Employment screening in aged care

Proposal 11–4          There should be a national employment screening process for Australian Government funded aged care. The screening process should determine whether a clearance should be granted to work in aged care, based on an assessment of:

(a)           a person’s national criminal history;

(b)           relevant reportable incidents under the proposed reportable incidents scheme; and

(c)           relevant disciplinary proceedings or complaints.

Proposal 11–5          A national database should be established to record the outcome and status of employment clearances.

11.152         It is critical that potential aged care workers are subjected to proper screening processes to ensure that, as far as possible, only those who are appropriately qualified and do not pose an unreasonable risk are placed in those roles.

11.153         The ALRC proposes that the safeguards to care recipients be improved by enhancing the employment screening of people working in aged care. The proposal builds on the proposed reportable incident scheme (Proposals 11-1 to 11-3) by requiring that information about adverse findings made against employees working in aged care be shared with a centralised screening agency.

11.154         The ALRC proposes that people wishing to work or volunteer in Commonwealth-funded aged care should be required to apply for a clearance with the screening agency. That process would screen a person’s national criminal history, any adverse findings or notifications made about the applicant that resulted from a reportable incident, as well as any findings from disciplinary or complaint action taken by registration or complaint handling bodies. The identification of potential risk enables the screening agency to conduct a risk assessment of the applicant.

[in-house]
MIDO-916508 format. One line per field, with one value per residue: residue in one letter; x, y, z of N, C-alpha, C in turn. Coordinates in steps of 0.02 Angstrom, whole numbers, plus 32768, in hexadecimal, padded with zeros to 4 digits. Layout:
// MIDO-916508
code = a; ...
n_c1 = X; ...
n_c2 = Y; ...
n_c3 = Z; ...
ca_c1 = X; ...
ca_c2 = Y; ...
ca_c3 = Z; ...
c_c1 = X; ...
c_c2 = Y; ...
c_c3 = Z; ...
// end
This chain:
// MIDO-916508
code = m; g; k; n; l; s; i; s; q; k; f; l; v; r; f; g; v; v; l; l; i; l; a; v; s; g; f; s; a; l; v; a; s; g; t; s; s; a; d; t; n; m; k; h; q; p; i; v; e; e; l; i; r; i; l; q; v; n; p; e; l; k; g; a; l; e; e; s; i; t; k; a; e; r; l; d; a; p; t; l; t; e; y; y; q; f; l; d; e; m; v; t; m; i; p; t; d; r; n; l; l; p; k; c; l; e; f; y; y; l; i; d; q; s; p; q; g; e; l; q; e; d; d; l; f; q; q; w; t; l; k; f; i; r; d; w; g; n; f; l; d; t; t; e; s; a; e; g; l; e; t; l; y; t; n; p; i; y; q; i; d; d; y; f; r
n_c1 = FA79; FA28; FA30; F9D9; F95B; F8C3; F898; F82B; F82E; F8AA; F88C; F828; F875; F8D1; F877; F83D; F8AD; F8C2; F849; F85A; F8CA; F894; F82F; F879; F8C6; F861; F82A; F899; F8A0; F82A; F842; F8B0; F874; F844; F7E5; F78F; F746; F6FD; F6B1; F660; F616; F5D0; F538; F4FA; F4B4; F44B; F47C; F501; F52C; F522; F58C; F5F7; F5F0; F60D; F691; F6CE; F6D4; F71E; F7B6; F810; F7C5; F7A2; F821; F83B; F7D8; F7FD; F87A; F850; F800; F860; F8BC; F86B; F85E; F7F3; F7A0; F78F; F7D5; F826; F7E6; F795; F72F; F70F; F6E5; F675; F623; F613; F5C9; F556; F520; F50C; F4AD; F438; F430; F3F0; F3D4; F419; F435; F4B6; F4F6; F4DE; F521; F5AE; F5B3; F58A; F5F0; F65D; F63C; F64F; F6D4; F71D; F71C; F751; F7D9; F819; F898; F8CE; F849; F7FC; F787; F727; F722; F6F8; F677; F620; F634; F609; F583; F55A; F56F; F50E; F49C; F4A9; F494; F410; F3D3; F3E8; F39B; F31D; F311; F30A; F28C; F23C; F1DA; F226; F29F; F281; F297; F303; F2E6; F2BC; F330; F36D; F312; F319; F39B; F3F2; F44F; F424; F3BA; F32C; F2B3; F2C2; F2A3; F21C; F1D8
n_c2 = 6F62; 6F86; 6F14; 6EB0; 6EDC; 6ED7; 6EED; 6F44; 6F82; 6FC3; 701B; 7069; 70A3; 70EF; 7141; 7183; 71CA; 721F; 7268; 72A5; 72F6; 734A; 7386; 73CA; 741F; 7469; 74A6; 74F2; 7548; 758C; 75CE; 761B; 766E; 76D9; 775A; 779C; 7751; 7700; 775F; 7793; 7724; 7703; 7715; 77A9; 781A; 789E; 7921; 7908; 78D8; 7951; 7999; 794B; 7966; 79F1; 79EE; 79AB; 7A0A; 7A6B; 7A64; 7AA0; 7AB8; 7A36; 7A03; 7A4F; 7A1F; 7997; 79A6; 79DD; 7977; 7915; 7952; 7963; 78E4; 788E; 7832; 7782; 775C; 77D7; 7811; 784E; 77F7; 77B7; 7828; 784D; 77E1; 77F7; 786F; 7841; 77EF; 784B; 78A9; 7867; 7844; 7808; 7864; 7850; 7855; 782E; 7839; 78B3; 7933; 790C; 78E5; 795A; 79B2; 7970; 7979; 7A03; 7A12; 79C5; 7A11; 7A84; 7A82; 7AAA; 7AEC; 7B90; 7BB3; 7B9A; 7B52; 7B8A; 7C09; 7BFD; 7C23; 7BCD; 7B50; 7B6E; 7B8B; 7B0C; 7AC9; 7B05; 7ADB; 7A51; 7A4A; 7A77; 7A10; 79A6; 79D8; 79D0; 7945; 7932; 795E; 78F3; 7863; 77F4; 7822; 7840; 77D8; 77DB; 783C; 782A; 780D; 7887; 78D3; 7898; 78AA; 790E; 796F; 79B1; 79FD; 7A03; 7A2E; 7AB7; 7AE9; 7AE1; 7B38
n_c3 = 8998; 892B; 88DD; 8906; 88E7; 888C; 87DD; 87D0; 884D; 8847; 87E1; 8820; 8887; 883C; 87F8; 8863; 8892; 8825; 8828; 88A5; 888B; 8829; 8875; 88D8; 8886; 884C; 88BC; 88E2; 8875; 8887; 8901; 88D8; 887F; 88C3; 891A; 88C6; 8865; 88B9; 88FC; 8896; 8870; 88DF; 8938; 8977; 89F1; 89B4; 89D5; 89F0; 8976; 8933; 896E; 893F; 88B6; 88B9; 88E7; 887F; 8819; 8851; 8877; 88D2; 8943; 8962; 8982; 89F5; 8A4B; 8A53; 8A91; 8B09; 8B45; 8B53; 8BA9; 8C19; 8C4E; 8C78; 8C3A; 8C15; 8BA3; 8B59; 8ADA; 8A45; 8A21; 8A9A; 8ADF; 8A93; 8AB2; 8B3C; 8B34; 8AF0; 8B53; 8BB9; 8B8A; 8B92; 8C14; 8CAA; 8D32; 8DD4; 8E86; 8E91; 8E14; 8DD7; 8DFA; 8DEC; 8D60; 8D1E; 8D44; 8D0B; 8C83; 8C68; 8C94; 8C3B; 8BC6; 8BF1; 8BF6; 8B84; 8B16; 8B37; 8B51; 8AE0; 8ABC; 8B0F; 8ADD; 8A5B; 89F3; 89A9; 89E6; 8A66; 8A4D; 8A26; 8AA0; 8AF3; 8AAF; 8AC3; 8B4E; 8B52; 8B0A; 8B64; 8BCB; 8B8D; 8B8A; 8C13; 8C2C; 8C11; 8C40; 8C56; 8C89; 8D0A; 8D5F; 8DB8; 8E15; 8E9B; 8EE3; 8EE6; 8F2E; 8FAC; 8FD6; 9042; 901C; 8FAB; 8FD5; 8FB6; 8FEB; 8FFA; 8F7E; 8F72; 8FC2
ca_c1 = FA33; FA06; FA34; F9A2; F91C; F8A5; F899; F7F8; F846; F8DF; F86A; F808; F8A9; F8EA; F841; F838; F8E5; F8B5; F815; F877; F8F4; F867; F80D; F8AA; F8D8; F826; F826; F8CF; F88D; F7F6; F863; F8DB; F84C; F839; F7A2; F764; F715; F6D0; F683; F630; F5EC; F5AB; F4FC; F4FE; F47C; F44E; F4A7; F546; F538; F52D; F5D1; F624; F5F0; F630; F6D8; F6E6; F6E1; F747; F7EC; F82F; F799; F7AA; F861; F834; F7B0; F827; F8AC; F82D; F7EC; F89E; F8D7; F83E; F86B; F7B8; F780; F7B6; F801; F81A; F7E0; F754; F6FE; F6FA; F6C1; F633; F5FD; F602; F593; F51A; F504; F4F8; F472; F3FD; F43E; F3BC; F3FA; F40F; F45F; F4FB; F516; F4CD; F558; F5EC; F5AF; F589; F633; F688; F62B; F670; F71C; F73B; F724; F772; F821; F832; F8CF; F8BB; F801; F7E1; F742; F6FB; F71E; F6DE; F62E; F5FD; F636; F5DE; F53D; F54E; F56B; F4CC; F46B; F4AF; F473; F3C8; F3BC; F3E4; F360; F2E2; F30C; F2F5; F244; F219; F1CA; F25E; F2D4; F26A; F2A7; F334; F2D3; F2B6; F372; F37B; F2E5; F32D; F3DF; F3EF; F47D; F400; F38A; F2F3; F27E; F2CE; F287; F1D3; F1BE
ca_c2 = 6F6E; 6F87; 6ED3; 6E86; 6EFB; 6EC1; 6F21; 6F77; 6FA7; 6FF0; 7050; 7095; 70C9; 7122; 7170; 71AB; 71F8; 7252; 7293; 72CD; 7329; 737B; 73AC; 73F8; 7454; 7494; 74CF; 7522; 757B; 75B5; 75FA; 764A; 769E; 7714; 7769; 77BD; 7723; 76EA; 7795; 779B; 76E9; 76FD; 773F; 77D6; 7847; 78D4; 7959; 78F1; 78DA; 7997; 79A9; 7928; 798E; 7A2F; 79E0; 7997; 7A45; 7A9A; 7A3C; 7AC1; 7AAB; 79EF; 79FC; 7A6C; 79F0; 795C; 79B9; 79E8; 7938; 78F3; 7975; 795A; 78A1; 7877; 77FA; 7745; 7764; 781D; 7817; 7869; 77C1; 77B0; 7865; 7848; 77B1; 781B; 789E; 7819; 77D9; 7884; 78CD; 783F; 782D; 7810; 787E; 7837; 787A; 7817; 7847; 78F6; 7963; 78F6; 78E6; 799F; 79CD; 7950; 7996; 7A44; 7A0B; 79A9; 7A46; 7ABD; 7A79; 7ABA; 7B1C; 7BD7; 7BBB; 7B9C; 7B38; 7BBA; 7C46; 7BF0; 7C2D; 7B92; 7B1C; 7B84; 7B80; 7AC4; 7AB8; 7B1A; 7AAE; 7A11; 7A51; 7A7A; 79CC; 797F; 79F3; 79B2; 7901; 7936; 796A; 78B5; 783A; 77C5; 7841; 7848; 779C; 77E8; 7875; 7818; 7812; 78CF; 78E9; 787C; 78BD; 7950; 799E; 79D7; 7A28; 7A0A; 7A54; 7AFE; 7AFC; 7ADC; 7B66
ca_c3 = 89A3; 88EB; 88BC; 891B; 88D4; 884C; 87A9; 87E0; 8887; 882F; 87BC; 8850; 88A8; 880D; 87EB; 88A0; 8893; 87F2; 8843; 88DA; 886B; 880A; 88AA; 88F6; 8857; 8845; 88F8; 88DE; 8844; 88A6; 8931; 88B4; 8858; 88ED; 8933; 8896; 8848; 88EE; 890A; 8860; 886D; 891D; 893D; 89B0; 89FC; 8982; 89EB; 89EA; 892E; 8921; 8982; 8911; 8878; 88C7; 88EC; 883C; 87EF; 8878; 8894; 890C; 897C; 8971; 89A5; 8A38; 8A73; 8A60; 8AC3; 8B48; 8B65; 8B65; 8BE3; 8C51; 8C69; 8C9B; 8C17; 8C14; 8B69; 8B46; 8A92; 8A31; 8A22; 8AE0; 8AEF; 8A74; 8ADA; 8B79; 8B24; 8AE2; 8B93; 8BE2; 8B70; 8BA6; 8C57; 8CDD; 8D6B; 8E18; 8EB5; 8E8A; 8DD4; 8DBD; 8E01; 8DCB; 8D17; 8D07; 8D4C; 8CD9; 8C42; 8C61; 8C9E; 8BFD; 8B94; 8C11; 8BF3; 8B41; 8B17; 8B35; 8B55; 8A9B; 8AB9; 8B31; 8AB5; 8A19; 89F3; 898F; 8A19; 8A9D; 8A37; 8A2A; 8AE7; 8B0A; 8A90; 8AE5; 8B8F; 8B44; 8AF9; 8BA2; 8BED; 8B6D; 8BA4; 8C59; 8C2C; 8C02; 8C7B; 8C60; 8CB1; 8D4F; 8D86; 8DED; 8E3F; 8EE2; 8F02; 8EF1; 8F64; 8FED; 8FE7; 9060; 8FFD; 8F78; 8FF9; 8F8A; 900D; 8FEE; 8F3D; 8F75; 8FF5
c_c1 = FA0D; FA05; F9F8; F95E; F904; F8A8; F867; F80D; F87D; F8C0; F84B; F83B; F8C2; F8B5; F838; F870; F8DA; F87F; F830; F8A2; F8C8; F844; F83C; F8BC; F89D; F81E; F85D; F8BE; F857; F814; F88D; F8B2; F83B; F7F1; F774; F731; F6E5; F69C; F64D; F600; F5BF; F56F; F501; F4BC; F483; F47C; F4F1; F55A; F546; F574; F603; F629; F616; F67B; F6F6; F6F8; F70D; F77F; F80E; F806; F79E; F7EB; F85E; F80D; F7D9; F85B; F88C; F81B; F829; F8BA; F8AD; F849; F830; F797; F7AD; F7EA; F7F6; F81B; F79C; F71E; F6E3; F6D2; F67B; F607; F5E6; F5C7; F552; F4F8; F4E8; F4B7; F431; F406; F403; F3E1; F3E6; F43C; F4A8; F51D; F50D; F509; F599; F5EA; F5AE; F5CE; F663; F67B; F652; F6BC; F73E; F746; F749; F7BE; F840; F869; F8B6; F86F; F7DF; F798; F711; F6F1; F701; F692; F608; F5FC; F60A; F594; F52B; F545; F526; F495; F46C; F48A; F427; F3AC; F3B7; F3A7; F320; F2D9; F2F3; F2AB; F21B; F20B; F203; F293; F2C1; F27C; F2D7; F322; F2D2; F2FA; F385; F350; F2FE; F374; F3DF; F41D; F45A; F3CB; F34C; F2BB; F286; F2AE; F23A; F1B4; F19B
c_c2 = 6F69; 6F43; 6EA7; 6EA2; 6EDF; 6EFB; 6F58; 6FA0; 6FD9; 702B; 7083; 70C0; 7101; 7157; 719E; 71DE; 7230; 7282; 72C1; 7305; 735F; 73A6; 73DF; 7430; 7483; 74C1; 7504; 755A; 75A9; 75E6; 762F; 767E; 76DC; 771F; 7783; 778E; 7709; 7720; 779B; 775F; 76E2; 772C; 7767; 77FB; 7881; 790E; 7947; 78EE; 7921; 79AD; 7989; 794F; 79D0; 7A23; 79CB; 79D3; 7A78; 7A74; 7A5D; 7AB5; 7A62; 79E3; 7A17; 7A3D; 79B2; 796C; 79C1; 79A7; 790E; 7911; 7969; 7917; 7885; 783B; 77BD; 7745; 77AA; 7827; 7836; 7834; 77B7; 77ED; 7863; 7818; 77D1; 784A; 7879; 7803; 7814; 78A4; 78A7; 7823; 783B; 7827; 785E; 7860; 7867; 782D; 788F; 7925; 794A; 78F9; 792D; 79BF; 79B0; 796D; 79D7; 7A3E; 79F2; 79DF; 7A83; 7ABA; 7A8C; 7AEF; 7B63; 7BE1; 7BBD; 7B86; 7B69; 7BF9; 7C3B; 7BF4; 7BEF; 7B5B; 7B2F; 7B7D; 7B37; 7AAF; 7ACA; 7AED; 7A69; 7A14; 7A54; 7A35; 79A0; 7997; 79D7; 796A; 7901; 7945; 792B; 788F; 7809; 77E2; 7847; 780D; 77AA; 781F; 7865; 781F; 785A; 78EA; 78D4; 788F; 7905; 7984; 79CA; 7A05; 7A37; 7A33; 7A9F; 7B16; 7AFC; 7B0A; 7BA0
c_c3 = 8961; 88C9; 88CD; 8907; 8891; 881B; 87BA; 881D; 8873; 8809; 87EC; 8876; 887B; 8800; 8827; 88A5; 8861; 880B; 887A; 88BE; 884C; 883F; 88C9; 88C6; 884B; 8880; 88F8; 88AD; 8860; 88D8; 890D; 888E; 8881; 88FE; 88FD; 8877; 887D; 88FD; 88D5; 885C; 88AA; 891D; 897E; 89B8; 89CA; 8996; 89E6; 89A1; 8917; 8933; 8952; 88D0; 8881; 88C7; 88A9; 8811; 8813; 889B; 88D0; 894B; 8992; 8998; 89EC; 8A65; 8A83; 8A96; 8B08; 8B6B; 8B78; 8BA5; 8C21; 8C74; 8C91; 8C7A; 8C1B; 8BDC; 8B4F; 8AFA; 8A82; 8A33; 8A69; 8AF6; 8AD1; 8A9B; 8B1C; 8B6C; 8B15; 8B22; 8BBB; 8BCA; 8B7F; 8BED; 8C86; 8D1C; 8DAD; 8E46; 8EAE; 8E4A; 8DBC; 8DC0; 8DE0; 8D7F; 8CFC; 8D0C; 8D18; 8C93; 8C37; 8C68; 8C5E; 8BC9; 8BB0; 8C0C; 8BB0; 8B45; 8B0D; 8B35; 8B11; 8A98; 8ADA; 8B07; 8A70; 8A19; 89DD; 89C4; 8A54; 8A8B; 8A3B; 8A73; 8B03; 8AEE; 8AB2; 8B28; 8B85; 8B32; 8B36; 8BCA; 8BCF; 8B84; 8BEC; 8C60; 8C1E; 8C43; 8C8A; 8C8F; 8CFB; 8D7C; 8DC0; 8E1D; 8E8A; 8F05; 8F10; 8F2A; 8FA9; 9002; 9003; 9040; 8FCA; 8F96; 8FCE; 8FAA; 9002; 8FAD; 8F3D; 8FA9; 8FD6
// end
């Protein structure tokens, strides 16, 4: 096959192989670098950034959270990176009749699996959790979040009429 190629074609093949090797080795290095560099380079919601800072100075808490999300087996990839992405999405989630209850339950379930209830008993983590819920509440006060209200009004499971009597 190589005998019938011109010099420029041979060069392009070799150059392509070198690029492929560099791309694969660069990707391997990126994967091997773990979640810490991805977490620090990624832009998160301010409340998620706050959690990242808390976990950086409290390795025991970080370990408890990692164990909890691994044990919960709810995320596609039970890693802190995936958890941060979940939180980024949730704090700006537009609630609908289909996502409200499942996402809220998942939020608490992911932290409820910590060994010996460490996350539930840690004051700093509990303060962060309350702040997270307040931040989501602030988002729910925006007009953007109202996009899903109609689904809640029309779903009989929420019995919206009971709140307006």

11.155         The Aged Care Act contains a number of provisions that set out suitability requirements for employment in aged care, including:

  • Any person who is ‘key personnel’[165] of an approved provider must not have been convicted of an indictable offence, be insolvent, or be of ‘unsound mind’.[166] Penalties may apply where an approved provider has a ‘disqualified person’ in a key personnel role.[167]

  • Staff[168] of approved providers must be issued with a police certificate. Police certificates are current for three years. Where a person has been convicted of murder or sexual assault, or has been convicted of any other form of assault where the sentence included a term of imprisonment, the person is unable to be employed or to volunteer in aged care.[169]

  • Where a police certificate discloses something that is not an outright bar to employment, police certificate guidelines published by the Aged Care Quality and Compliance Group (Guidelines) provide direction to approved providers on assessing the information, noting that ‘[a]n approved provider’s decision regarding the employment of a person with any recorded convictions must be rigorous, defensible and transparent’.[170]

11.156         Other employment safeguards that may operate include reference checks conducted as part of recruitment processes,[171] and registration requirements for certain professions involved in aged care. For some groups of employees, for example nurses and doctors, there are registration or accreditation requirements, usually overseen by a regulatory agency.[172] Codes of conduct usually apply to individuals who are subject to accreditation processes, with the possibility of disciplinary action where an individual has breached the relevant Code.